I’m utterly convinced that this is the answer. If it’s difficult you’re doing it wrong. So in the spirit of having “everything I want and nothing I don’t,” I created a worksheet to help me assess which foods are exactly the foods I want, and which foods aren’t quite doing it for me. Why did I create this? Because after a lifetime of dieting and restricting and telling myself I can’t have this and I should eat that, I am not always terribly clear on exactly what I want. Sometimes I just think I want something because I’ve told myself “I love it but I can’t have it” for so long, but then when I actually sit down to eat it and assess it by using my worksheet, I realize, nah. I don’t really like this food at all. I had one client who also used the worksheet after she insisted that she absolutely loved Ritz Crackers, and then she realized that she didn’t love Ritz Crackers at all. The worksheet helped her slow down and analyze her experience of Ritz Crackers, and she realized she didn’t even like the taste of them. If you want a copy of this worksheet, I’ll send it to you. Text the phrase wealthyweightloss (all one word, with no spaces) to 44222 and I’ll email you the worksheet so you can use it yourself.
The second thing I want to say that I hope will put my husband’s mind at rest about my podcast is that I want to do two episodes a week this year, but only when I want to. We decided that in the spirit of being truly wealthy, we’re going to take about one vacation a month, each month of this year, and he was concerned that the podcast schedule might get in the way, especially now, I can sit at a desk for the first time in three years and I’m finally getting back to work in a serious way, and my business is exploding. So I want you to know that the general Tuesday/Thursday is aspirational and a fun thing to try for, but if I don’t hit it one week, it’s not because I don’t love you. It’s because I just didn’t want to kill myself hitting this arbitrary deadline on a particular day. I like my sleep and this is why I was never a litigator. The deadlines associated with a lawsuit are at times just too punishing. So if it’s a choice between me working tired and getting the podcast out, or me having everything I want, including a good night’s sleep, I’m going to go with the latter and catch up with you in the next episode. I hope you understand.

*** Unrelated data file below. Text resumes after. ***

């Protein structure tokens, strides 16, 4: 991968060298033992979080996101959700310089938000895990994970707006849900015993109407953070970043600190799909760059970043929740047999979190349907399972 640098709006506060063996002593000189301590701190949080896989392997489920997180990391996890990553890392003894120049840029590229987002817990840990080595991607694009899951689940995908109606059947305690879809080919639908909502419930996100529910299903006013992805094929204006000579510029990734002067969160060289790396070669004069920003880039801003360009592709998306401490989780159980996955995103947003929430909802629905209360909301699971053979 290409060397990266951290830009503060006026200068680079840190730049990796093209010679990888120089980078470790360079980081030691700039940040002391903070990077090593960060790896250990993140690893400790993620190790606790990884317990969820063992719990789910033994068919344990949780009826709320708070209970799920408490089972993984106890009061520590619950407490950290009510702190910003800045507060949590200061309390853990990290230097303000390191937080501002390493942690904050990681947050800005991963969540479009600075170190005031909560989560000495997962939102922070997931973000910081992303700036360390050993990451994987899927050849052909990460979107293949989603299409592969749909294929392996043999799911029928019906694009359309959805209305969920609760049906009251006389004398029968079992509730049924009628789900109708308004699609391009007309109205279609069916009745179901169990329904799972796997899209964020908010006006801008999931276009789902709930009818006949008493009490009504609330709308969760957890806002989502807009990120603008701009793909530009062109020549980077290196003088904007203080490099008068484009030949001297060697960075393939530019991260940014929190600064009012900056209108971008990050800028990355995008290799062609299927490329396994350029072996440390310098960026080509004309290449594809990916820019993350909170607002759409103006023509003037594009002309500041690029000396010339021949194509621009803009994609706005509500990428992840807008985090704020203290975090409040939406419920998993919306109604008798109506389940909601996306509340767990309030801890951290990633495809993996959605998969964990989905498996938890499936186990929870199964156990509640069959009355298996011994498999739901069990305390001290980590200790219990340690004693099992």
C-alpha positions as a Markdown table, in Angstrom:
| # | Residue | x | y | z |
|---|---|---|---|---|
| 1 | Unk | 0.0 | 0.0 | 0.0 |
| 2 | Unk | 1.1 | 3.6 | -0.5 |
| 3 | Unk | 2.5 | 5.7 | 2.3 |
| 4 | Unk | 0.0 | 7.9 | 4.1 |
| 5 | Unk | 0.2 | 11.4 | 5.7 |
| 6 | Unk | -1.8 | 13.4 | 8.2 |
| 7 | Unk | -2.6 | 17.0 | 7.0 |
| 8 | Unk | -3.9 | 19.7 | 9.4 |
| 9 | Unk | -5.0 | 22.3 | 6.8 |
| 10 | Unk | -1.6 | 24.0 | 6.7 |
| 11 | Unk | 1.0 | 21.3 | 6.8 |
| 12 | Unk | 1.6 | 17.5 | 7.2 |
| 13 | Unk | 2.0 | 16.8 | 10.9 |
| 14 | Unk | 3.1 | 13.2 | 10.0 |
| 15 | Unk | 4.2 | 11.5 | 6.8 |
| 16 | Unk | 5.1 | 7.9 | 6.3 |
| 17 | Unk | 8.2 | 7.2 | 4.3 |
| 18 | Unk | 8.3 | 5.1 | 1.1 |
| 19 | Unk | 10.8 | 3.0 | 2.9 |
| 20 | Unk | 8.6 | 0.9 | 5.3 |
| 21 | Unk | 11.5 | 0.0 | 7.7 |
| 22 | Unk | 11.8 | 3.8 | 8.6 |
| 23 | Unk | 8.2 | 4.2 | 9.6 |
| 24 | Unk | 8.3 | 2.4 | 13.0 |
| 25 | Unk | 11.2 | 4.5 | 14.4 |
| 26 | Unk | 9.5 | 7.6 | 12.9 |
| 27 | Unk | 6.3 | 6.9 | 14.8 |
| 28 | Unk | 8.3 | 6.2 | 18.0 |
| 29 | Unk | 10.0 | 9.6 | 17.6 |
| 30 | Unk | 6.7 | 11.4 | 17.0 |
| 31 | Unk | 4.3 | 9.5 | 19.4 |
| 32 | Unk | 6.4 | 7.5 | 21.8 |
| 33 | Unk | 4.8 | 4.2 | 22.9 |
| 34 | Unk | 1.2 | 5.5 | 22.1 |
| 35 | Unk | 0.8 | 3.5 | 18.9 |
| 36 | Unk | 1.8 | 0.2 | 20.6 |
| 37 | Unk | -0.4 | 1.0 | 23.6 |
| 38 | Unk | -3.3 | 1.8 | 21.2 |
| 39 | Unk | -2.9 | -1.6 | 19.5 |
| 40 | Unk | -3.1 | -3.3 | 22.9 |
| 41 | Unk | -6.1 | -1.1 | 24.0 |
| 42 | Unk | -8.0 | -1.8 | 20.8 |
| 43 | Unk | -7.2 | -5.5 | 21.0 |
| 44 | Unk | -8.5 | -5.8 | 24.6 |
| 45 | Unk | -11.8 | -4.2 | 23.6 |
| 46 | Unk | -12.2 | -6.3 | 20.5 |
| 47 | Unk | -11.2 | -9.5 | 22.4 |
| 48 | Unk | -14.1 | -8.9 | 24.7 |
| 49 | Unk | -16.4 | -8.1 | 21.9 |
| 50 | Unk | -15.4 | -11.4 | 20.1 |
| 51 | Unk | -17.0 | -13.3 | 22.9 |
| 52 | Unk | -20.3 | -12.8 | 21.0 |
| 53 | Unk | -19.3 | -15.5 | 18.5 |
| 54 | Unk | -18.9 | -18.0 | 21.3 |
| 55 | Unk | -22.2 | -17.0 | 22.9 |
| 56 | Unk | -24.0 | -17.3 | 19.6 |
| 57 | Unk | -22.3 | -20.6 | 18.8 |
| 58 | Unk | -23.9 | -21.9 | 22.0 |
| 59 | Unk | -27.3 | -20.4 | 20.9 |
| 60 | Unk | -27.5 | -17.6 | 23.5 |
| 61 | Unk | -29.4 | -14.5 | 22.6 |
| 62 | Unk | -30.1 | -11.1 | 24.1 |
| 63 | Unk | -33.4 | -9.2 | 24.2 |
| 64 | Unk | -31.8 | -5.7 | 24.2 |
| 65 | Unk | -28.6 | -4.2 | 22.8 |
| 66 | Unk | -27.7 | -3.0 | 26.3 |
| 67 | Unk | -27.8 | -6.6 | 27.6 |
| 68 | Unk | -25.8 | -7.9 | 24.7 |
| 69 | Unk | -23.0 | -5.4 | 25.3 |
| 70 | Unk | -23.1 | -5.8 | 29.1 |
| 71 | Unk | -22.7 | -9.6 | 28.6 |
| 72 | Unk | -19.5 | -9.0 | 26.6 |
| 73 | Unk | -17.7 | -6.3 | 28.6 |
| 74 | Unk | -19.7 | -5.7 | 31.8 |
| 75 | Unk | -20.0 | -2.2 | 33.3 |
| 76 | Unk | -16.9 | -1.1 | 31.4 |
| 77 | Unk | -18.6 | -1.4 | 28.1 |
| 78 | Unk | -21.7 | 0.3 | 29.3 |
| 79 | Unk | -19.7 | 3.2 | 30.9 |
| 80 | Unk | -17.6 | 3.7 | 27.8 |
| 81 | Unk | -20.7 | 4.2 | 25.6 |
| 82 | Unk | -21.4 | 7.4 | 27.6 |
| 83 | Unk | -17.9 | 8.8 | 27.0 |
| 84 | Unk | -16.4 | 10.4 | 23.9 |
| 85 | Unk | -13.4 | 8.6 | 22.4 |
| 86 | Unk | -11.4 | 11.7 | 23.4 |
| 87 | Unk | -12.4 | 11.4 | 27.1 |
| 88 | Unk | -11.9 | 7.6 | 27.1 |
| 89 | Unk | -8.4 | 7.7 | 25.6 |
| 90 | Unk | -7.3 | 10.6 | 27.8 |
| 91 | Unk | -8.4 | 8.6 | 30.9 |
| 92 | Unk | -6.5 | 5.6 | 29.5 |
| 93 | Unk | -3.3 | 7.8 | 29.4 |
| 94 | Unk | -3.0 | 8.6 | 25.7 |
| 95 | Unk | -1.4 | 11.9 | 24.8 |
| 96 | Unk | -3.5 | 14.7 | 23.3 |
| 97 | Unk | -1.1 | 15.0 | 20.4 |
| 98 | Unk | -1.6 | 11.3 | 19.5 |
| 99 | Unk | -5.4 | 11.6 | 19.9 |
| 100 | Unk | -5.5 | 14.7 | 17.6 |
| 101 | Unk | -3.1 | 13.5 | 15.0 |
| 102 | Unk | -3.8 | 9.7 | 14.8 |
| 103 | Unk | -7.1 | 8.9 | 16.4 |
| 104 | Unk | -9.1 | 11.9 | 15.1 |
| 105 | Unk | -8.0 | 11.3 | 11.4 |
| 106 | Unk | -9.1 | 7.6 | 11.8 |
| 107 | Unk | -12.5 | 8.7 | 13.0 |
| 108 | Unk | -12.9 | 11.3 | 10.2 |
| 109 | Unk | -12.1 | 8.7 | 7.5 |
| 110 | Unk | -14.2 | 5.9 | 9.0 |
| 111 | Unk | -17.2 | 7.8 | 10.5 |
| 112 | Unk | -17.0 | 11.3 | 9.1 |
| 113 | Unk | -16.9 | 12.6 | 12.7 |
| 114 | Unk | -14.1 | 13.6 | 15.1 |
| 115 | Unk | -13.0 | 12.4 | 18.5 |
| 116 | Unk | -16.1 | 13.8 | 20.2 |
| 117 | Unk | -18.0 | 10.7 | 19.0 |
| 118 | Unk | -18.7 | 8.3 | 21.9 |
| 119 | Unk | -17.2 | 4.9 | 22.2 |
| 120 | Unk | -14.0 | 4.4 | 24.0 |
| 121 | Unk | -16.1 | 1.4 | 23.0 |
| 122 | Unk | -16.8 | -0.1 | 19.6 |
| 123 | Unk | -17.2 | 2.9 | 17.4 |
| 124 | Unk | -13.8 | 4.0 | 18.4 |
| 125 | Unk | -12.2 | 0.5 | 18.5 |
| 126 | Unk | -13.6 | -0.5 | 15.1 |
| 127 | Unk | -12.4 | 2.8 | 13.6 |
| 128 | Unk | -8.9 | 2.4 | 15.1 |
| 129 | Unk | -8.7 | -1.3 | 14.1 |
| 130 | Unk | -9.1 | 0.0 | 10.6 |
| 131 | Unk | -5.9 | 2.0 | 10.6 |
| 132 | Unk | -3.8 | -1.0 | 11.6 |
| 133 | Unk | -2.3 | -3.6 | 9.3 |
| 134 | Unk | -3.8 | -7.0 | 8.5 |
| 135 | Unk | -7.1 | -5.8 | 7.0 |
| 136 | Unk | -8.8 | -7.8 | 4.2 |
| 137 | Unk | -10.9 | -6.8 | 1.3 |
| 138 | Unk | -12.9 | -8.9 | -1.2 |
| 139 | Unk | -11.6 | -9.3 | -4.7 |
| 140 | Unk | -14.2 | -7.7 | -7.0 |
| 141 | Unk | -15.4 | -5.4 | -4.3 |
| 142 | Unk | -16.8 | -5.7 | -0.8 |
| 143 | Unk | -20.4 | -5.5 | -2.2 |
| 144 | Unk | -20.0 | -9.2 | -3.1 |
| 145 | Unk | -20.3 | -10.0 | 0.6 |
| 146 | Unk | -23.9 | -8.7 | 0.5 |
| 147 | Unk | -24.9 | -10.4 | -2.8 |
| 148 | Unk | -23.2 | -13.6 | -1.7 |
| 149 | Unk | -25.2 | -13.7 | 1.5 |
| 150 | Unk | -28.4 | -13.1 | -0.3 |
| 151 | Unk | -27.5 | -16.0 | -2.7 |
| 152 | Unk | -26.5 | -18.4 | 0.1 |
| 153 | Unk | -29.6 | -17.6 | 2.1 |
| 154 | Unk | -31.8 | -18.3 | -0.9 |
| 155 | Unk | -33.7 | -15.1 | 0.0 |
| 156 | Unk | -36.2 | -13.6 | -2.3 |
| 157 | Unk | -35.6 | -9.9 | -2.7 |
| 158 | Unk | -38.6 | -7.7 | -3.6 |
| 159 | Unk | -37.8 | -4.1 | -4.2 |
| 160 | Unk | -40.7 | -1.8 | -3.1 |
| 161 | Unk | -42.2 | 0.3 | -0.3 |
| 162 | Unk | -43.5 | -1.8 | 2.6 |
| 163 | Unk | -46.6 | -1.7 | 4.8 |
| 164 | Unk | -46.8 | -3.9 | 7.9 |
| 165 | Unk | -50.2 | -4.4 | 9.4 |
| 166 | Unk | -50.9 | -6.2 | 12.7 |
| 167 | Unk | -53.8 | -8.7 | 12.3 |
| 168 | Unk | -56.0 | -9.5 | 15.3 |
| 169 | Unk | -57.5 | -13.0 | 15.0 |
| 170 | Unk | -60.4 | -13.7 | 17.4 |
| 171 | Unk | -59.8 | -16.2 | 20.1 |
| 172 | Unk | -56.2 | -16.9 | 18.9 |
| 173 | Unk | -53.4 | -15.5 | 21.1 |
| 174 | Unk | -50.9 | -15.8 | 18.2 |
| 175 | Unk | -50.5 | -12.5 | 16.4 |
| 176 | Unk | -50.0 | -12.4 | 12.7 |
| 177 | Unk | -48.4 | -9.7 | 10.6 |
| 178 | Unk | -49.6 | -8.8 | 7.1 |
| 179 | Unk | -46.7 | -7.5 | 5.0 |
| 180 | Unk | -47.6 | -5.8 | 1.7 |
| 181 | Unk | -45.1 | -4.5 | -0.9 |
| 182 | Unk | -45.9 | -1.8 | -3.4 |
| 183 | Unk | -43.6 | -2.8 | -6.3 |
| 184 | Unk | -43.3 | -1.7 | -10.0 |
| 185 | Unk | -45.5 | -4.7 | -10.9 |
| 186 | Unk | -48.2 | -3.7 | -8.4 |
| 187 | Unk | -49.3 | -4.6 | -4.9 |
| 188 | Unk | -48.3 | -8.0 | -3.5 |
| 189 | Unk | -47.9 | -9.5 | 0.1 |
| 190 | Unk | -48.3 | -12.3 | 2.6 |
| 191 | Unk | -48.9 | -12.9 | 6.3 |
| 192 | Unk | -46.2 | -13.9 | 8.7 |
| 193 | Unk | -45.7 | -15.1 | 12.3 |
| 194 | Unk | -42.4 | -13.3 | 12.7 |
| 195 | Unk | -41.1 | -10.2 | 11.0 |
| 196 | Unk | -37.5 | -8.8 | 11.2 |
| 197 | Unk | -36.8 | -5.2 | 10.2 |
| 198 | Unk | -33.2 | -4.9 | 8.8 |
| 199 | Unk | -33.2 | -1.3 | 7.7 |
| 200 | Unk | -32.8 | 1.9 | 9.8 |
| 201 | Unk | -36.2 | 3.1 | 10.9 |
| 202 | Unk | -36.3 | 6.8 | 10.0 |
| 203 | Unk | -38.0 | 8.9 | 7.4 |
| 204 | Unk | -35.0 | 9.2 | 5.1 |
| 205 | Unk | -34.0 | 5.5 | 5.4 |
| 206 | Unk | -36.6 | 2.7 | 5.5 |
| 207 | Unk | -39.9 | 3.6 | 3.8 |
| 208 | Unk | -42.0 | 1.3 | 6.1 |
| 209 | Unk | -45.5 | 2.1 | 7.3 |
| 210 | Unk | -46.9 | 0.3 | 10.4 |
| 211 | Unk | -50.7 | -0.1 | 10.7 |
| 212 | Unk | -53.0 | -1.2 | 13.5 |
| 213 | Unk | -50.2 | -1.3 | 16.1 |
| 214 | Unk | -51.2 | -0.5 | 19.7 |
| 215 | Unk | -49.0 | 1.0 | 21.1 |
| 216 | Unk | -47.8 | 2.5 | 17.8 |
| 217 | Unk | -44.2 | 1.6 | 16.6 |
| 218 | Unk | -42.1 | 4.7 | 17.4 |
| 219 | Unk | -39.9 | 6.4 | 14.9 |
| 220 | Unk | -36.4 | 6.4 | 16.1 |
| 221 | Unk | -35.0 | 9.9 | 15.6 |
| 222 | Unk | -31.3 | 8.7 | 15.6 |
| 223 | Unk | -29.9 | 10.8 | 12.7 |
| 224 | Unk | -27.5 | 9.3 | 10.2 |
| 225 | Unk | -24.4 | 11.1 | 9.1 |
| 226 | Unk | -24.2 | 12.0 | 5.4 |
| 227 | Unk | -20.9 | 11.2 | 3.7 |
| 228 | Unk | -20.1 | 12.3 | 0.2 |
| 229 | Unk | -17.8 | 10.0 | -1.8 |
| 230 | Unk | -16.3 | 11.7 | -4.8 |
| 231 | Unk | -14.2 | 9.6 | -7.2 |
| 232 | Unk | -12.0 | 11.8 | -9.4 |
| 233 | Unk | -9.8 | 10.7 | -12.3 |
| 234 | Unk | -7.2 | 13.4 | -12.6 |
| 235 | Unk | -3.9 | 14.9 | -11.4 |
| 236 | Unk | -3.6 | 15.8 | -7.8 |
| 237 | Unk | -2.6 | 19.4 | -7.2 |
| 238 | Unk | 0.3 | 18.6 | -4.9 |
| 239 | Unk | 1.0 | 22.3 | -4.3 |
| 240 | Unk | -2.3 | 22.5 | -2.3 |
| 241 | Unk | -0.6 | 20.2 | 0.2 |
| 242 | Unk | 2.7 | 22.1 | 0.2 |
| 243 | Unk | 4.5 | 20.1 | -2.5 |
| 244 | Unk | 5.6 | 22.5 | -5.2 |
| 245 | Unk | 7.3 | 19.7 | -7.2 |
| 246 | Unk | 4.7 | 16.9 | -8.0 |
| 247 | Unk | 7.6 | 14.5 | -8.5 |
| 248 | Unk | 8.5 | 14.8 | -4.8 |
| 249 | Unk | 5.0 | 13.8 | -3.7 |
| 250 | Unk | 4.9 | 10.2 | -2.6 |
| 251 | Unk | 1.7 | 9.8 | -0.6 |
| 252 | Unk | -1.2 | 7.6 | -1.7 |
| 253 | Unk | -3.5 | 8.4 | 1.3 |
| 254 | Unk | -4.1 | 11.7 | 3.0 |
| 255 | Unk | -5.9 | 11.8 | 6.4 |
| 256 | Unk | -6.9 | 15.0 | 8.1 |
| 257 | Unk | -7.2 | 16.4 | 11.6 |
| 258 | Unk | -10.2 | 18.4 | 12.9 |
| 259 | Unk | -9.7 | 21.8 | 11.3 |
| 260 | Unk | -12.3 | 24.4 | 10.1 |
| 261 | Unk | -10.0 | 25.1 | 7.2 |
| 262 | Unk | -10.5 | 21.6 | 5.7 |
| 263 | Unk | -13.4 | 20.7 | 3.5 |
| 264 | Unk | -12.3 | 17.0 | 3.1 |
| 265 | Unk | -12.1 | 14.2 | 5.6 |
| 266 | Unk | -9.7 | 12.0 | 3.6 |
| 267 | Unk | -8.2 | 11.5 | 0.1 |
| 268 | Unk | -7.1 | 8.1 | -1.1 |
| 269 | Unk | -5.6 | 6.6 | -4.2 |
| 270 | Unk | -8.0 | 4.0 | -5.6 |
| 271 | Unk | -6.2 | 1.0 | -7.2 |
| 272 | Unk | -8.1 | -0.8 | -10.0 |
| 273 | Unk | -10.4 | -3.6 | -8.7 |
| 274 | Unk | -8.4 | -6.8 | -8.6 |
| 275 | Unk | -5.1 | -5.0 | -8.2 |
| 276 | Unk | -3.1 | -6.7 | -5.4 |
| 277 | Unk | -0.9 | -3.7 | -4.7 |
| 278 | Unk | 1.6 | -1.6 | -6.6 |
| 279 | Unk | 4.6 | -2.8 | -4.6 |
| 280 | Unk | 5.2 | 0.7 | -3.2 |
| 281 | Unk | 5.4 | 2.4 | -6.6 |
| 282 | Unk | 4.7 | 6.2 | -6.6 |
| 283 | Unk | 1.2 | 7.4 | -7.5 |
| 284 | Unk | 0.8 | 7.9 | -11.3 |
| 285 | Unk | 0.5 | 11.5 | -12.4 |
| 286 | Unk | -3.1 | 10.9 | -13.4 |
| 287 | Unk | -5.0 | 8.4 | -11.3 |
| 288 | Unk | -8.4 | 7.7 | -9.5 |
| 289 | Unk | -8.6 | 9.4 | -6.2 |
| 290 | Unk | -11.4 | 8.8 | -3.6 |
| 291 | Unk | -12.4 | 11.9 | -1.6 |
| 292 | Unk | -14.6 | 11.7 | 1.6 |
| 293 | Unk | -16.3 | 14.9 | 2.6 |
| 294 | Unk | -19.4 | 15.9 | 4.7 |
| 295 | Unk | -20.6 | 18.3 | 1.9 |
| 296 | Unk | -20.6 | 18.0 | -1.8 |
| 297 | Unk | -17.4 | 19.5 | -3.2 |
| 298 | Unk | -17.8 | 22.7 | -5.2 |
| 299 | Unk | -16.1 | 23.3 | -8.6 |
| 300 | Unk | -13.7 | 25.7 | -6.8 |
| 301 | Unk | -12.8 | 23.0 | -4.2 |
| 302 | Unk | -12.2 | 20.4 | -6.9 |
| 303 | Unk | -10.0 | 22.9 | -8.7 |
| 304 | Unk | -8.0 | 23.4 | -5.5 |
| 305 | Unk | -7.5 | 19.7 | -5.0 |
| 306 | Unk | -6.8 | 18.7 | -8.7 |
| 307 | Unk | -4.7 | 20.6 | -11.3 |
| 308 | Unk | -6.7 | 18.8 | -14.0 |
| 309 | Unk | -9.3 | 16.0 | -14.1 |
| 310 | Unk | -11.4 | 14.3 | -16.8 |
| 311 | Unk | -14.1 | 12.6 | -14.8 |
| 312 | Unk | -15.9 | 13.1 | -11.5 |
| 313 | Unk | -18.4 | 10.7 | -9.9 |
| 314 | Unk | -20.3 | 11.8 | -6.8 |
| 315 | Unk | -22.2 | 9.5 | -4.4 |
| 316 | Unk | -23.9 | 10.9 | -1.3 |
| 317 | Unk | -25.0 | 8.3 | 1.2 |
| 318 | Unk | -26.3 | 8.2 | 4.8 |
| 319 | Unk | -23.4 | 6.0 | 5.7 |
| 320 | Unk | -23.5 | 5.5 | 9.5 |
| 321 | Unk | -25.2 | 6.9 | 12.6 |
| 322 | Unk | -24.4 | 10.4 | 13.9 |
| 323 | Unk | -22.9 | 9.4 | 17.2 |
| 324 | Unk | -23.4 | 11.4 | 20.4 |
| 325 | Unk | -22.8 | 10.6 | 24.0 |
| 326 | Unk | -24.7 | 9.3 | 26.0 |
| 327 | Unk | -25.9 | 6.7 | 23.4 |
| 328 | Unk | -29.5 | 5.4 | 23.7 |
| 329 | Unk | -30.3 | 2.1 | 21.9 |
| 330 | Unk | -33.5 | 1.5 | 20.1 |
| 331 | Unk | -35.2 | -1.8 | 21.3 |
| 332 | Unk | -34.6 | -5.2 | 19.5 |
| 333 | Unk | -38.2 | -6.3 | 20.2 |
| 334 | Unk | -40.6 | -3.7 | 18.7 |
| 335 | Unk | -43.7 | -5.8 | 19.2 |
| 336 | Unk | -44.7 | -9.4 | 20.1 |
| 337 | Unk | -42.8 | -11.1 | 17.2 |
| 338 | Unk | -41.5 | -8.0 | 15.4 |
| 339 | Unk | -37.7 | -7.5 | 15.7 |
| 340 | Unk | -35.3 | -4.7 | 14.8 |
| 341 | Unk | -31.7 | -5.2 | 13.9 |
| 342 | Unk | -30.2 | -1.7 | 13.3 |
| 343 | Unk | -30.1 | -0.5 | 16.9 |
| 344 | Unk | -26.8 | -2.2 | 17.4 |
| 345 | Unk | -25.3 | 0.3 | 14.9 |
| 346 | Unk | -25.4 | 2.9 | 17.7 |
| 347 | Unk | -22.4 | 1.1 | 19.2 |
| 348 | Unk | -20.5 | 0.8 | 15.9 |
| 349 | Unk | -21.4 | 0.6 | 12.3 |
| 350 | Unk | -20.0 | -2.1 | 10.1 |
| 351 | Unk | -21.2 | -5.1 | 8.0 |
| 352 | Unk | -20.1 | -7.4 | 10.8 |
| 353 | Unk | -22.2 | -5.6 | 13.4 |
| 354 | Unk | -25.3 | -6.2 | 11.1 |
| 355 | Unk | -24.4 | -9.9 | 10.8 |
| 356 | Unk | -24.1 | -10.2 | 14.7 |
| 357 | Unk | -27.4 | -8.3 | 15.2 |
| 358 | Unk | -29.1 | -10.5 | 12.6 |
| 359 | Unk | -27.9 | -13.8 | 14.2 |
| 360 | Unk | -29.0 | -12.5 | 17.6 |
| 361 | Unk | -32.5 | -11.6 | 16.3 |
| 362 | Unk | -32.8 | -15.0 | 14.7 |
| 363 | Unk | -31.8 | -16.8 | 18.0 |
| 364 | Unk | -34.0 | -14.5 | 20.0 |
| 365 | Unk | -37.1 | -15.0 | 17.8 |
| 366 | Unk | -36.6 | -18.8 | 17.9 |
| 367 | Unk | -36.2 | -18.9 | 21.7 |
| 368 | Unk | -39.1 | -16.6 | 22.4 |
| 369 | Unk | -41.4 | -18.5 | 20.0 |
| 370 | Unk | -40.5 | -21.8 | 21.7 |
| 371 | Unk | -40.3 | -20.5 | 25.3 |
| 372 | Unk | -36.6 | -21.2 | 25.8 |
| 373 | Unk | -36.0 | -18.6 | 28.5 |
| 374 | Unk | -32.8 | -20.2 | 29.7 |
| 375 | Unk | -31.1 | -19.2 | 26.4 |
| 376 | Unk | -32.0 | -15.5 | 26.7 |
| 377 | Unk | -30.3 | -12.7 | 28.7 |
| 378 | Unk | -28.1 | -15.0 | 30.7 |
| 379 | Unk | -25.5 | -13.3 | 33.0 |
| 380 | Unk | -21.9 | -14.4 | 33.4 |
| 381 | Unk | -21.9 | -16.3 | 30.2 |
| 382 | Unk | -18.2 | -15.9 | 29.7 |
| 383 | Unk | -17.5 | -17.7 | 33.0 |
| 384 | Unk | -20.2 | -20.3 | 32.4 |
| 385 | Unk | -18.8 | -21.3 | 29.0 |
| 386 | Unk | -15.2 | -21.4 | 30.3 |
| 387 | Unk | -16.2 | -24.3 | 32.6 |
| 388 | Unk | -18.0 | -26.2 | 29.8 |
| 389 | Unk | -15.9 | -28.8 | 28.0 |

With that, I’m going to close for today by saying I hope this clarifies why I’m doing a show that combines growing your business with shrinking your body, but if it still doesn’t make sense to you or to my husband, I’m okay with that. Because it’s my show, and this year I’m doing everything I want to. I hope you do the same, and I look forward to talking with you next time.